Onion Soup

>> Saturday, April 10, 2010

This recipe is basically the base of French Onion Soup without the addition of alcohol. The deep flavor will come from the caramelization of the onions and this will often take one to two hours to get the perfect sweetness.  Add herbs and spices to your liking and maybe even some melted swiss on top if you're able to eat cheese.

Start with a clean pot. I always add a stick of butter to cook the onions in, no matter how much beef fat I can get from making broth.

If you have an oil/water separator, it will be easy to get the fat off the broth after cooking. I chose to refrigerate my broth overnight so I could pick off the fat.

This last batch of beef broth wasn't so bountiful so I threw in another stick of butter (I got 3.5 cups from the previous batch!).  This is personal taste.  If you fear fat, add to suit your needs.

Melt fat over low heat. I used an enamel covered cast iron pot for this so I had to use very low heat.

Add onions. This batch contained about 5-6 small onions.  Add more if you like a lot of onions.  I make rings for ease but this definitely adds to the cooking time. Keep heat on low, cover, and let the onions "sweat" for about 30-45 minutes.

While the onions are sweating, reheat (if needed) the remaining broth and blend so that all the gelatin, meat, and marrow is indistinguishable.

Once onions are soft and translucent, uncover and continue to cook on low until they reach a deep dark brown.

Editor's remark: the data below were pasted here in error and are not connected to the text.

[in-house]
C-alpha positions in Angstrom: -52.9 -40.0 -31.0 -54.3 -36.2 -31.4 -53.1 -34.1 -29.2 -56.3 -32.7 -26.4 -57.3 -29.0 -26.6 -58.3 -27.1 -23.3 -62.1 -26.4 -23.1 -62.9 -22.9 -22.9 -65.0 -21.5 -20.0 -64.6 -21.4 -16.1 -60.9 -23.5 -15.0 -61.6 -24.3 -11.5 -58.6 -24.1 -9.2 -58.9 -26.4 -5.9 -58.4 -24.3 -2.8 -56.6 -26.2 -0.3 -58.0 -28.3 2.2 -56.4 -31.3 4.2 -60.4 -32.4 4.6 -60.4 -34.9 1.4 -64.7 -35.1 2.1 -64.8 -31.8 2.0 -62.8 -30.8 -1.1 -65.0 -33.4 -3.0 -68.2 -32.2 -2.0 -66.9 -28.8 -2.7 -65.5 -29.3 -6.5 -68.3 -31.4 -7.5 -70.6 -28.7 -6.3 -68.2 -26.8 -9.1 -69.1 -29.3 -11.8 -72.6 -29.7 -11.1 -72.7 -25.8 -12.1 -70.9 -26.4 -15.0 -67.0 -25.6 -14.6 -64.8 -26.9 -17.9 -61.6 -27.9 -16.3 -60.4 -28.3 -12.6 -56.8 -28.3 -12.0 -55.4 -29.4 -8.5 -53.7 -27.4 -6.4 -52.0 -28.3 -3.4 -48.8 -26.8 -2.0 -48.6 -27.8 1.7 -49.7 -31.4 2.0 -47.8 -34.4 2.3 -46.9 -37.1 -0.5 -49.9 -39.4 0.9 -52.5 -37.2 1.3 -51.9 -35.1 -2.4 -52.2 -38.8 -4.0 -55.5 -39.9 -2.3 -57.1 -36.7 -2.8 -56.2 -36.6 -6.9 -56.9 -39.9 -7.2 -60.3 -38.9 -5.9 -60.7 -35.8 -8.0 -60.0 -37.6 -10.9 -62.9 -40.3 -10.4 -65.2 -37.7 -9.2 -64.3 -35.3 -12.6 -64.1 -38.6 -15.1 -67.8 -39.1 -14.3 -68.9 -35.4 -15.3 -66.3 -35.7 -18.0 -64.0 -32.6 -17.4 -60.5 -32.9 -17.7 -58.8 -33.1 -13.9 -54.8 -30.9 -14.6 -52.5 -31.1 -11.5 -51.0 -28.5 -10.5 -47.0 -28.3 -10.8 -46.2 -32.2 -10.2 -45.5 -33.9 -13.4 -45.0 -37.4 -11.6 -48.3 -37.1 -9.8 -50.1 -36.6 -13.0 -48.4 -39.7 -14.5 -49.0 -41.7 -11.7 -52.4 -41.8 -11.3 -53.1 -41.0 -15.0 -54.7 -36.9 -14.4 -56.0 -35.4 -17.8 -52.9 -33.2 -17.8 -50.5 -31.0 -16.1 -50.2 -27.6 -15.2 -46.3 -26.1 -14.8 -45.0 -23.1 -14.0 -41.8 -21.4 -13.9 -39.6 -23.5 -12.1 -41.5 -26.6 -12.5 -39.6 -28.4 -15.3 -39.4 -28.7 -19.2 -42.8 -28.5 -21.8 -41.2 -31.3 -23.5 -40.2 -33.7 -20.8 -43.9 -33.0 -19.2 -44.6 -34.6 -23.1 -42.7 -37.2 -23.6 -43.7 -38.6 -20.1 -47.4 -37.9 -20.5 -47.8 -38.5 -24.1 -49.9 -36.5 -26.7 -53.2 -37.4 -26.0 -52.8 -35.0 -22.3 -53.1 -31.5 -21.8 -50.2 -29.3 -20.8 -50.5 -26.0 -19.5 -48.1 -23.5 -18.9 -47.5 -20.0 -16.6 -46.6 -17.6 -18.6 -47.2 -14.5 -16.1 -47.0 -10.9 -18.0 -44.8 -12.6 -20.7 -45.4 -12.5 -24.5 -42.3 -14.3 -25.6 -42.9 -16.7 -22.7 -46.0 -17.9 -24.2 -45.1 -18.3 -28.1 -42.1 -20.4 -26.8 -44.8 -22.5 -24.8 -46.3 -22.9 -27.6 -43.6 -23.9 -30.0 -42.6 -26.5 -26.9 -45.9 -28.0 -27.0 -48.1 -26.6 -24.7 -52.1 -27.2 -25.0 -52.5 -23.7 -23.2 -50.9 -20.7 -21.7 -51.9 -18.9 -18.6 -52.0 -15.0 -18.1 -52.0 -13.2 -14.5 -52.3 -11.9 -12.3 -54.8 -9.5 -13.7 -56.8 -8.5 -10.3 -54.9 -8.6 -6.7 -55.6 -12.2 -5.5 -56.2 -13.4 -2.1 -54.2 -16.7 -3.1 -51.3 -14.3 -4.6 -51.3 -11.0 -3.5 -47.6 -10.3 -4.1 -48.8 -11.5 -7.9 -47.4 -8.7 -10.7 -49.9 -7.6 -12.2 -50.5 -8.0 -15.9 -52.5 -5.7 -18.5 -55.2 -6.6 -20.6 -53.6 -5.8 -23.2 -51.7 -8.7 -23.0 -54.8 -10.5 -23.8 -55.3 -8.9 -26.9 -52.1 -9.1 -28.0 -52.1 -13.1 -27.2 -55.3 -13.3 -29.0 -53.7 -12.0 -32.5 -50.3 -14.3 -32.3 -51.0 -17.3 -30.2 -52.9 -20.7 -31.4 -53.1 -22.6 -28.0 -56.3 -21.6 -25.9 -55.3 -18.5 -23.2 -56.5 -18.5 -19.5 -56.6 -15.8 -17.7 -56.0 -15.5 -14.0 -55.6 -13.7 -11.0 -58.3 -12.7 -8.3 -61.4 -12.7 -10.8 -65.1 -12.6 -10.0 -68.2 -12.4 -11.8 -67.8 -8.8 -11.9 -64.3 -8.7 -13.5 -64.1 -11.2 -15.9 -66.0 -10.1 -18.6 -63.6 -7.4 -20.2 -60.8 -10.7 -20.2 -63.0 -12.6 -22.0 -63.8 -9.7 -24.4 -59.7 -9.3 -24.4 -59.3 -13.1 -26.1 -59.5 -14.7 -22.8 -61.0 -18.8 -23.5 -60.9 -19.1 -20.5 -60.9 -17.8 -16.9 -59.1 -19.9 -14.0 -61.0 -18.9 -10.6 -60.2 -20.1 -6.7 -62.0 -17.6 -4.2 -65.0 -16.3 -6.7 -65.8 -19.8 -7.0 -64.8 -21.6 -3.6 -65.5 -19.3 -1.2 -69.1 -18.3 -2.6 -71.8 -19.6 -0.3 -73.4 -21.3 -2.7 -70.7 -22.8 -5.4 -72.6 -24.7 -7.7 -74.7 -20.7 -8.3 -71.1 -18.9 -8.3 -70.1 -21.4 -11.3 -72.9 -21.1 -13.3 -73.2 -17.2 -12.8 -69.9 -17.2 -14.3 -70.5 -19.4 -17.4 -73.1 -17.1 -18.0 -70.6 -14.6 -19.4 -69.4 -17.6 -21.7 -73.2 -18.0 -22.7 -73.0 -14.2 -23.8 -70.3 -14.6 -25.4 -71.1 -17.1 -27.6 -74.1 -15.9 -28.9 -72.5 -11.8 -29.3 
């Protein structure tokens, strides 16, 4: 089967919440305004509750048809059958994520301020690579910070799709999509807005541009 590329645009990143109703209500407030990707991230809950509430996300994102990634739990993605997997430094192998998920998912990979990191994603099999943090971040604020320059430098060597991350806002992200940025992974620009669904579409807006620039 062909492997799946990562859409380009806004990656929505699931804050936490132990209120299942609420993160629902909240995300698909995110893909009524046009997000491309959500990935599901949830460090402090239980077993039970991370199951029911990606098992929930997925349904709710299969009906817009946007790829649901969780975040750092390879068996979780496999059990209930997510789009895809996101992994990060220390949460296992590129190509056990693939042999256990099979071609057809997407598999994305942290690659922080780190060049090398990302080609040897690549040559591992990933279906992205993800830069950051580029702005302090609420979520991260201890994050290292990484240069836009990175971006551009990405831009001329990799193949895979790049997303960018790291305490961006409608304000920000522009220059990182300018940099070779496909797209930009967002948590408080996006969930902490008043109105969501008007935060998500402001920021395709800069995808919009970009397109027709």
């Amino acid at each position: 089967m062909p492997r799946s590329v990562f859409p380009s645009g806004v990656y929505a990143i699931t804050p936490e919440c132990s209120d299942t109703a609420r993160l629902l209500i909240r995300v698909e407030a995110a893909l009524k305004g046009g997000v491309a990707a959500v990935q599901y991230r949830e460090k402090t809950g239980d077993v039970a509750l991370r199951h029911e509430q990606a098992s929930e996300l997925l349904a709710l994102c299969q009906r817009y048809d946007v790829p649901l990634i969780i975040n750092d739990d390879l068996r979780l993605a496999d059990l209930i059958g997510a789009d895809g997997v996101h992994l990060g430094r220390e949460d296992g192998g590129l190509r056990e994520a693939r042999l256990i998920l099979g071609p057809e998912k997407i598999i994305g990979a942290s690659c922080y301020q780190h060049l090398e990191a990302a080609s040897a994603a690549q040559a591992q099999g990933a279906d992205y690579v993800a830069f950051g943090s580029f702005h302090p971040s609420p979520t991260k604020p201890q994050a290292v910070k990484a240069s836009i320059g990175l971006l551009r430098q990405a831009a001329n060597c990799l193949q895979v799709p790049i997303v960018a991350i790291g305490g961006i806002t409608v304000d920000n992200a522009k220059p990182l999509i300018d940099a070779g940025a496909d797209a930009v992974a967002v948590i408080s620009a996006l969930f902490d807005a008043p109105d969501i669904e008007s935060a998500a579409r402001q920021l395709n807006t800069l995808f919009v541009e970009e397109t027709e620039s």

It may take at least an hour for the onions to start caramelizing. Keep stirring to avoid any sticking to the pot.

Once the onions are caramelized and the sweetness you like (about 1.5-2 hours for me), add the blended broth in and bring to a boil. Add less broth if you like a thicker soup with more onions.  Once boiling, remove from heat and add black pepper and sea salt (table salt just doesn't do it) to taste.

I've tried cooking beef along with the broth to add more protein to this soup, but the flavor comes out much like brown gravy. To keep the sweet onion taste, I add very thinly sliced steak when the soup comes to a boil, either to the whole soup or to each portion for breakfast.


Sarah April 13, 2010 at 7:21 AM  

Wow! You really aren't afraid of fat. I thought I was unafraid, but you have just raised the bar to a whole new level. :) This looks yummy -- I will probably try it.

I just wanted to tell you also how much I like your sidebar summation of what you're doing, diet-wise. It pretty much matches what I'm doing and I might have to borrow it to share with some people!

Best of luck to your belly.

Shel April 13, 2010 at 3:19 PM  

I have to make up for all the junk food, sugar binges, low-fat and vegetarian fads I followed for years. This soup makes quite a big batch because I use a lot of broth so I probably get 1/4 cup of fat or less from 2 cups of soup. Not so bad for me.

Thanks for checking out my site. I want to try the meatballs but am thinking of cutting out dairy for a while. Maybe in a few months if I can push it off. I'll tell you how it comes out!

Sarah April 13, 2010 at 5:01 PM  

That's just how I feel -- like I have to make up for a decade of low-fat, high-carb, vegetarian eating. I literally feel like my body is a sponge, soaking up fat, minerals, vitamins, and more fat, that it missed out on for so long. I had no idea what an utterly nutritionally empty diet I was eating all those years, trying to be "healthy"...

bbharat April 21, 2010 at 10:20 PM  

No alcohol? Julia is rolling around in her grave!

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